Equity indices leapt to new highs on Monday with the exit polls for the 2019 general elections predicting a strong comeback for the incumbent BJP-led NDA government. Interestingly, foreign portfolio investors (FPI) were back in buy mode, picking up shares worth nearly $250 million, provisional data from the exchanges showed. FPIs have been sellers for much of May and had offloaded stocks even last Friday when the markets had rallied smartly.
Investors shrugged off concerns on poor corporate earnings and macro headwinds, including the US-China trade war and elevated crude oil prices. Factory output for March contracted by 0.1% though consumer inflation for April came in at a soft 2.9%. For a universe of 608 companies (excluding banks and financials), net profits for the three months to March fell 15.2% year-on-year on the back of a revenue growth of 11.7% y-o-y. Excluding Reliance Industries and TCS, the net profits for the sample were down 22% y-o-y with revenues up just 10.3% y-o-y.
While the Sensex rallied 1,421.9 points on Monday, the broader Nifty surged 421.1 points to mark their biggest single-day points rally in the last ten years. Both indices gained 3.7% each to close at their fresh life-time highs of 39,352.67 and 11,828.25 points, respectively. While 66 stocks on the BSE hit a 52-week high, 151 others hit one-year lows. Meanwhile, the rupee appreciated the most since December to close at 69.74 against the US dollar and the yield on benchmark 2029 bonds slid eight basis points to 7.29%.
Monday’s rally added Rs 5.24 crore to investor wealth, taking the combined market capitalisation of the BSE-listed companies to Rs 151.83 lakh crore. The rally was broad-based with gains spread across the sectors with BSE Capital Goods index gaining as much as 5.6%. The Nifty mid-caps and Nifty small-cap also gained over 4% each. The Bank Nifty rallied a remarkable 1,309.55 points or 4.5% to close at a highest ever points of 30,759.70. With Monday’s surge, the Sensex has added about 2,238 points in the last three sessions.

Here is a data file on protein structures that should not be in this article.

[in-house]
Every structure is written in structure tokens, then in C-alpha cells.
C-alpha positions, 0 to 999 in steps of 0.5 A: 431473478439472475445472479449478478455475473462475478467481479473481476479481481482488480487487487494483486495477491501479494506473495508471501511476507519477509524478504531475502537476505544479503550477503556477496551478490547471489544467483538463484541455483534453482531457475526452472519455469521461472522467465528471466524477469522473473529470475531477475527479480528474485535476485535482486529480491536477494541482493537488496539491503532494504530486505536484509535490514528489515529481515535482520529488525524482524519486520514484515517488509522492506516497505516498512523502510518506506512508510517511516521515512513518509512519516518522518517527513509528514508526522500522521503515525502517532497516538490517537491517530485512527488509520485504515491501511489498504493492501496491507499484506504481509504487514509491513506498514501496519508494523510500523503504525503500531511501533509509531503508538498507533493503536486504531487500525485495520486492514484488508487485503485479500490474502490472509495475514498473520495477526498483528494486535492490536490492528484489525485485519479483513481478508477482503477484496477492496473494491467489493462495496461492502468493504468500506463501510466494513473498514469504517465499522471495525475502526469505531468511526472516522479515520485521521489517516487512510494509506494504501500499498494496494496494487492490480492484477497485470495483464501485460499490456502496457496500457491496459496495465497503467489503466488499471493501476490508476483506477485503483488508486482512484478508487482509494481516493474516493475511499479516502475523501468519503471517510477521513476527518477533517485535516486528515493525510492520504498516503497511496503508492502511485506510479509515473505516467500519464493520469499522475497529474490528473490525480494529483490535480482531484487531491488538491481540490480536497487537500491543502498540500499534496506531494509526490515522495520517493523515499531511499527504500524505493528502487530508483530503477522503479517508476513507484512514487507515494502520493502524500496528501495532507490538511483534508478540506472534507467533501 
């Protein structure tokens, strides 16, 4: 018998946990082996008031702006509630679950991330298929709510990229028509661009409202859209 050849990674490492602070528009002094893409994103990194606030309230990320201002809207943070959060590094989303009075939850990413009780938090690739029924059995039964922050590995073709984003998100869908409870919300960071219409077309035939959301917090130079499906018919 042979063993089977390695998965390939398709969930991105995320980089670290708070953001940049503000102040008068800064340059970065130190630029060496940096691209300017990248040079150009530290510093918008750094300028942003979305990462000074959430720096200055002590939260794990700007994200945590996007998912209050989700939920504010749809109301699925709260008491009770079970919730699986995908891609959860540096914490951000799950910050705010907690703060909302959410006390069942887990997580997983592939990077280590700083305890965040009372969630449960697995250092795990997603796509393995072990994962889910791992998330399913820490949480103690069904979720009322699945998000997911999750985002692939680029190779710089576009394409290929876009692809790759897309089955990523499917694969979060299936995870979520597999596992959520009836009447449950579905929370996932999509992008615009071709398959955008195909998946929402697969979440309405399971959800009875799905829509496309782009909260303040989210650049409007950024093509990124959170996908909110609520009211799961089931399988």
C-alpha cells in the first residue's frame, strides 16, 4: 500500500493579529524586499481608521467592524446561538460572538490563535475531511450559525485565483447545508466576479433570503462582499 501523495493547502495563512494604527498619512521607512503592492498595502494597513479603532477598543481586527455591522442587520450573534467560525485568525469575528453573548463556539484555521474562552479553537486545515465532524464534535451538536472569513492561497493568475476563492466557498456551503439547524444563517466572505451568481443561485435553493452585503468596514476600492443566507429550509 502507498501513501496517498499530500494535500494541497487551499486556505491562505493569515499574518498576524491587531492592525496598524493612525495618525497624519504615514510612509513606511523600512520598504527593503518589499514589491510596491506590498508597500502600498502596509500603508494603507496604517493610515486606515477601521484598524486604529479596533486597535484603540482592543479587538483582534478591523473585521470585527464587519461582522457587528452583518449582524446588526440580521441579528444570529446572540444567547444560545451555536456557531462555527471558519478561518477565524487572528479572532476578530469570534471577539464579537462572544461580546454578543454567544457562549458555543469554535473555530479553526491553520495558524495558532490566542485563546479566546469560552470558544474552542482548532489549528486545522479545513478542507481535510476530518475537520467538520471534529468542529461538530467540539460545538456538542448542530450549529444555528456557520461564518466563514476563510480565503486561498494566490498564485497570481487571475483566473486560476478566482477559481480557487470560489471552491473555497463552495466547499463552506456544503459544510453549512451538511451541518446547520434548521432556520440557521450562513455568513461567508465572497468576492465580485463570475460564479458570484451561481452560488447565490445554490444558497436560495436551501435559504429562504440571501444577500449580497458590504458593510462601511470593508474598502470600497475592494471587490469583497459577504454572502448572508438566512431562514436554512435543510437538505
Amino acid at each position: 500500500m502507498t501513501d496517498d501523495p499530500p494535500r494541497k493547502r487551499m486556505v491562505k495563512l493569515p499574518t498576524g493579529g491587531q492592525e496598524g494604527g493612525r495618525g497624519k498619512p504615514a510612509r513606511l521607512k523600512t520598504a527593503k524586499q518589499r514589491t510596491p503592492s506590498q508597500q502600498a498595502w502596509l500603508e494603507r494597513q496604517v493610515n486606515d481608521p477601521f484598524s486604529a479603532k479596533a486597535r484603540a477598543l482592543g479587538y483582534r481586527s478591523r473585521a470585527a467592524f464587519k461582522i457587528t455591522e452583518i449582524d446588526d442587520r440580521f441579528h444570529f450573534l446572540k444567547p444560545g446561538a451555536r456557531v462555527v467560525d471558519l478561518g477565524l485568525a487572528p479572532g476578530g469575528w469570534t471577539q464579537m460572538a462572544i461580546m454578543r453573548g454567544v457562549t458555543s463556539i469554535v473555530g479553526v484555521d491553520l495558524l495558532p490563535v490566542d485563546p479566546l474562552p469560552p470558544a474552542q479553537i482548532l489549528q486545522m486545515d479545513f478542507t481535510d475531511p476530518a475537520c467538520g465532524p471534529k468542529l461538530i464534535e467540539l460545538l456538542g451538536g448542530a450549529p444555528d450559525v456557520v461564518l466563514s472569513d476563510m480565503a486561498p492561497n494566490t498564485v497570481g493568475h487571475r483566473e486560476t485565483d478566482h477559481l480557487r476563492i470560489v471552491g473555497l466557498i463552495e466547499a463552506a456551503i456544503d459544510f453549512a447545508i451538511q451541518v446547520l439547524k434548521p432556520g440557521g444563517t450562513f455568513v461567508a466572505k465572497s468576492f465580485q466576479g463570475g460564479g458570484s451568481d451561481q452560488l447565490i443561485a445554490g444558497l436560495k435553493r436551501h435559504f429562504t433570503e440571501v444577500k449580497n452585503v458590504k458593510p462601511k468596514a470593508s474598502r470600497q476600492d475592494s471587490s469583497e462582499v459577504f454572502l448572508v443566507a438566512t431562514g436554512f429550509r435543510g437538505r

Overseas investors have picked up stocks worth over $9.4 billion so far in 2019, against last year’s outflow of $4.6 billion. On the other hand, the domestic institutional investors (DIIs) have sold shares worth $1.2 billion between January and now, Bloomberg data showed.
India remains one of the most expensive markets in the world. At its close of 39,352.67 on Monday, the Sensex now trades at a price-earnings (PE) multiple of 18.6 times to the estimated one- year forward earnings, against the long-term average PE of 16.7 times. This compares with 10.8 times for Kospi and 13.6 for Jakarta Composite. Russian and Turkish equities were the cheapest in the emerging markets with a forward price-to-earnings ratio of 5.7 and 5.3, respectively, Bloomberg data showed.
Historically, Indian equities have traded at an average PE premium of 26% to the Asia pacific region, excluding Japan. Of the 19 sectoral indices in the BSE, all ended the day in green with BSE Industrial, Capital Goods and Realty gaining as much as 5.5% each. The overall breadth of the market was sharply positive, with 1,998 gainers against 631 losers on the BSE. On the NSE, 1,513 stocks ended in the green against 330 stocks closing lower.